Attic needs to be reshaped in order to get across more of a narrative arc, as at the moment the story is not clear. It seems like Meriel Hinsching is unsure as to what she wishes to say in her writing. At times her choice of words are too poetic and seem to have been thrown in without real thought. Added to this are technical decisions that don’t seem to make sense with the action. The lighting on stage changes at random throughout the scenes which disconnects me further.
Despite the convoluted mess, there are some interesting moments in the script. Leonie’s monologue has text that could have an impact, if only it was delivered with some effort. I can see Phoebe Stapleton’s reasoning to play Leonie as a timid figure that is mentally unhinged, but her mouse-like energy on stage is tiresome. The fan in the theatre is louder than the action on stage, and it seems like the laughs coming from the audience are sympathetic and from the cast’s friends.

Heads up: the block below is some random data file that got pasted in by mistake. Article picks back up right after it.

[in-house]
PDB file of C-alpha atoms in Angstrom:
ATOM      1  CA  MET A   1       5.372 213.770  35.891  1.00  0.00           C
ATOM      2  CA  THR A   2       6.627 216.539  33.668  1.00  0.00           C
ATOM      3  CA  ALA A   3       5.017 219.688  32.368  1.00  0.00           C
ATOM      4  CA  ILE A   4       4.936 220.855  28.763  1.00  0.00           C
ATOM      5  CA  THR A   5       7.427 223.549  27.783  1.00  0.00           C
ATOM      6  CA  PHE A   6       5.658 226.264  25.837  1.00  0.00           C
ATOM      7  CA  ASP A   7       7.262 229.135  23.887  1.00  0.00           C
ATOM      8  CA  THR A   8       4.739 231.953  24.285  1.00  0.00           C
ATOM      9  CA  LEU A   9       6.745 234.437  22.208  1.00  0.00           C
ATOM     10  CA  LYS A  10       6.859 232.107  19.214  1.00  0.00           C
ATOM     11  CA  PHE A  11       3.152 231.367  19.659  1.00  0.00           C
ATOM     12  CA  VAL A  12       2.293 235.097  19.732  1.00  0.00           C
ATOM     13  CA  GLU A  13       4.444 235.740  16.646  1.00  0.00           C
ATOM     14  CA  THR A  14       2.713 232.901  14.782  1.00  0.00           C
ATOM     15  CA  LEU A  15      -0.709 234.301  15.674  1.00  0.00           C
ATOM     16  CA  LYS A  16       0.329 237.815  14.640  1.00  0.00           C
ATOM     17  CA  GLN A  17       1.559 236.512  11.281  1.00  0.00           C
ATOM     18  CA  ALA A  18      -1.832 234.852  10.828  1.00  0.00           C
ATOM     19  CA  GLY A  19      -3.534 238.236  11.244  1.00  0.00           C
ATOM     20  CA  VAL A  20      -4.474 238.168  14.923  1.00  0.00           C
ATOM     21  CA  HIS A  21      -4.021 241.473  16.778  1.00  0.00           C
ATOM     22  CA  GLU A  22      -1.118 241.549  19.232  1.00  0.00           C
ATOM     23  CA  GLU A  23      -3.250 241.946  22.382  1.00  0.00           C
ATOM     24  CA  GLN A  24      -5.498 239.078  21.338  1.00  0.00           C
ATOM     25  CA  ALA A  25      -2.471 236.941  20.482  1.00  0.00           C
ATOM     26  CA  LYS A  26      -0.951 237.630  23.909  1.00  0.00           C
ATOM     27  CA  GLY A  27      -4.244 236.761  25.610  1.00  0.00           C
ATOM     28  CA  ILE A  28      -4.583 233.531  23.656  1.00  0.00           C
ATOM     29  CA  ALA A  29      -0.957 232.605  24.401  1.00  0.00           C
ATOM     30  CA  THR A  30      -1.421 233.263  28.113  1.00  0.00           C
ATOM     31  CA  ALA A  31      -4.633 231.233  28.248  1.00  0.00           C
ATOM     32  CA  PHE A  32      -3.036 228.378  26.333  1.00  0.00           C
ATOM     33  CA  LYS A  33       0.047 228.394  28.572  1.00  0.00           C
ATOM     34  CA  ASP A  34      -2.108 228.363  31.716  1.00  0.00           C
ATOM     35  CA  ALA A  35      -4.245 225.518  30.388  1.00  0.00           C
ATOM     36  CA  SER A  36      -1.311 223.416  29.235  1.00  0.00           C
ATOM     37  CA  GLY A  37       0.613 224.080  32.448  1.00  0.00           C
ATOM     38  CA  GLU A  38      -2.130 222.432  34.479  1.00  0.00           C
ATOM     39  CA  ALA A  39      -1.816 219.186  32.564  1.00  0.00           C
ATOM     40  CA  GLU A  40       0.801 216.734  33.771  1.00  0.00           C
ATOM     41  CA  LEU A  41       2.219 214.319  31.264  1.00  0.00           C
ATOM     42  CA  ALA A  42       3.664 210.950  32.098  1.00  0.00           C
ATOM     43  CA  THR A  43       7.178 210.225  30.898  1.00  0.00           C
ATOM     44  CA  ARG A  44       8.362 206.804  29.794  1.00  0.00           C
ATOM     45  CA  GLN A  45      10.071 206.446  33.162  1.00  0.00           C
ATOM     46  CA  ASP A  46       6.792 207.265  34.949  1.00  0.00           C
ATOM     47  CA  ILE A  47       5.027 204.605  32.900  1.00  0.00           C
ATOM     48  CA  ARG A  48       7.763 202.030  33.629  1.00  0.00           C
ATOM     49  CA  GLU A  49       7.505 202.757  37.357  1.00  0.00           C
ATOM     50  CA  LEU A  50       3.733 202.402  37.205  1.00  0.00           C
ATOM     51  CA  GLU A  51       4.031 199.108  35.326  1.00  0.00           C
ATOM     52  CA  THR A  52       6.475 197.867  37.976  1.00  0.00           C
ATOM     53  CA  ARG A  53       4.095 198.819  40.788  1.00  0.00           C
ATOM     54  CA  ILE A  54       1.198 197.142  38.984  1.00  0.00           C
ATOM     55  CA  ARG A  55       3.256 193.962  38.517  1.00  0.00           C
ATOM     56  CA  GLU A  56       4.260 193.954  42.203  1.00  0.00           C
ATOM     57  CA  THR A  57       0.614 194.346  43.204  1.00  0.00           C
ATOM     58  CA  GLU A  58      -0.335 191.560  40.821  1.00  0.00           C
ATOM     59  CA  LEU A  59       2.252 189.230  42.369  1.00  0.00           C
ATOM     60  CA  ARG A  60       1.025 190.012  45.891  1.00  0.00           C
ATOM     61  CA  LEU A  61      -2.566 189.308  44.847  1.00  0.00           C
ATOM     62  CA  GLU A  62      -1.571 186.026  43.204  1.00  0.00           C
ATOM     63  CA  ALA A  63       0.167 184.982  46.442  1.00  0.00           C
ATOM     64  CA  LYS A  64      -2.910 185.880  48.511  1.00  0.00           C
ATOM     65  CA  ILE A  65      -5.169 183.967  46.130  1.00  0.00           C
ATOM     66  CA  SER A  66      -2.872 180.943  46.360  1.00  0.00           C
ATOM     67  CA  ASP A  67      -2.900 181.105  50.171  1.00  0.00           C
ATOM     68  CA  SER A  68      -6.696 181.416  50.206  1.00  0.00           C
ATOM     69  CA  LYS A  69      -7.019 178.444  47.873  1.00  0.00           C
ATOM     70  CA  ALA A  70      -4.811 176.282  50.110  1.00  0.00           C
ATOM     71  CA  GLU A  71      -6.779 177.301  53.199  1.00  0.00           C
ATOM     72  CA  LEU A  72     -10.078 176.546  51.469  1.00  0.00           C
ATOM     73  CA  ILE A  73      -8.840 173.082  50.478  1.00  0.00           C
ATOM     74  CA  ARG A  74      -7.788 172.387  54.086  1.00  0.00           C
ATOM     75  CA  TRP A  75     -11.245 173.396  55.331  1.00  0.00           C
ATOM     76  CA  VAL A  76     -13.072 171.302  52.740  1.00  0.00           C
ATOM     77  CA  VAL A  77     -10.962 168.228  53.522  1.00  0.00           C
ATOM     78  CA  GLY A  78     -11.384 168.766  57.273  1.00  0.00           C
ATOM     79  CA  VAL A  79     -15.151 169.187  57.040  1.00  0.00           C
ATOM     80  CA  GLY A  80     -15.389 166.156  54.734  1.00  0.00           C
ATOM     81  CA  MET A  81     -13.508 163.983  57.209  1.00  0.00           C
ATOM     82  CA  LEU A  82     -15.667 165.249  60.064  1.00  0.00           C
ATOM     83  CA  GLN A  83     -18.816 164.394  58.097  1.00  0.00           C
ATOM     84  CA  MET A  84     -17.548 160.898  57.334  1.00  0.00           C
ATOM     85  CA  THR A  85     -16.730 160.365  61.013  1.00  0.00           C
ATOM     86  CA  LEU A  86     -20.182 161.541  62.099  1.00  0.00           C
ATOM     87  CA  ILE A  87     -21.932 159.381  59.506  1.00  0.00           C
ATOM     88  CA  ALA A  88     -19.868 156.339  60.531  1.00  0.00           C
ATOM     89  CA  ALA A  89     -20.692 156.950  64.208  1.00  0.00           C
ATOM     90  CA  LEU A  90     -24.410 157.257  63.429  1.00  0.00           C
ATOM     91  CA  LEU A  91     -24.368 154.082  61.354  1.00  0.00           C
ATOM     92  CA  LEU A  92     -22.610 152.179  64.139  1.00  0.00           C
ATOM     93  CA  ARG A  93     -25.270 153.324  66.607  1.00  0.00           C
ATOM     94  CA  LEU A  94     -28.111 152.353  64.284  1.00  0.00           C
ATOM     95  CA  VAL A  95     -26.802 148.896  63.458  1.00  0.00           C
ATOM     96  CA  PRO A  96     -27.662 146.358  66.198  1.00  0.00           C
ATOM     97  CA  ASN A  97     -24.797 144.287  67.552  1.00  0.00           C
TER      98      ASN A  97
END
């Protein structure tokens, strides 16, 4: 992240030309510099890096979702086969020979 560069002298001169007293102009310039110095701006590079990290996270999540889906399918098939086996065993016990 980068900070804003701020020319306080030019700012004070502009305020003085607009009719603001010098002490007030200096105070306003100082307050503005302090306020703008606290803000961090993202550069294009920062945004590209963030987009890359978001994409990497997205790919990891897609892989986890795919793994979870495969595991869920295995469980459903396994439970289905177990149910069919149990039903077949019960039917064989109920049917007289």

Casting played a crucial role in the play’s failure, and the two actors do not have the ability to pull off the performances required. They have little stage presence and it makes for a dull viewing experience. I am shocked to see that they have spent three years training, as there are no inspired creative ideas nor is there an engagement with one another. There seems to be no connection to the text, and this potentially raw material is performed with an amateurish quality.
I really wanted to like this piece, but I simply couldn’t. Instead of being intimate it was inaudible, and at a short forty-five minutes the play felt rushed. It is irresponsible to market Attic as a play – right now it’s more like a spider diagram of various ideas that has been joined together without much thought. There is something about it that is intriguing, but a lot of work needs to be done.
Cast: Phoebe Stapleton, Connor Harris Director: Ed Theakston Writer: Meriel Hinsching Theatre: King’s Head Dates: 25th – 26th June, 2nd – 3rd July 2017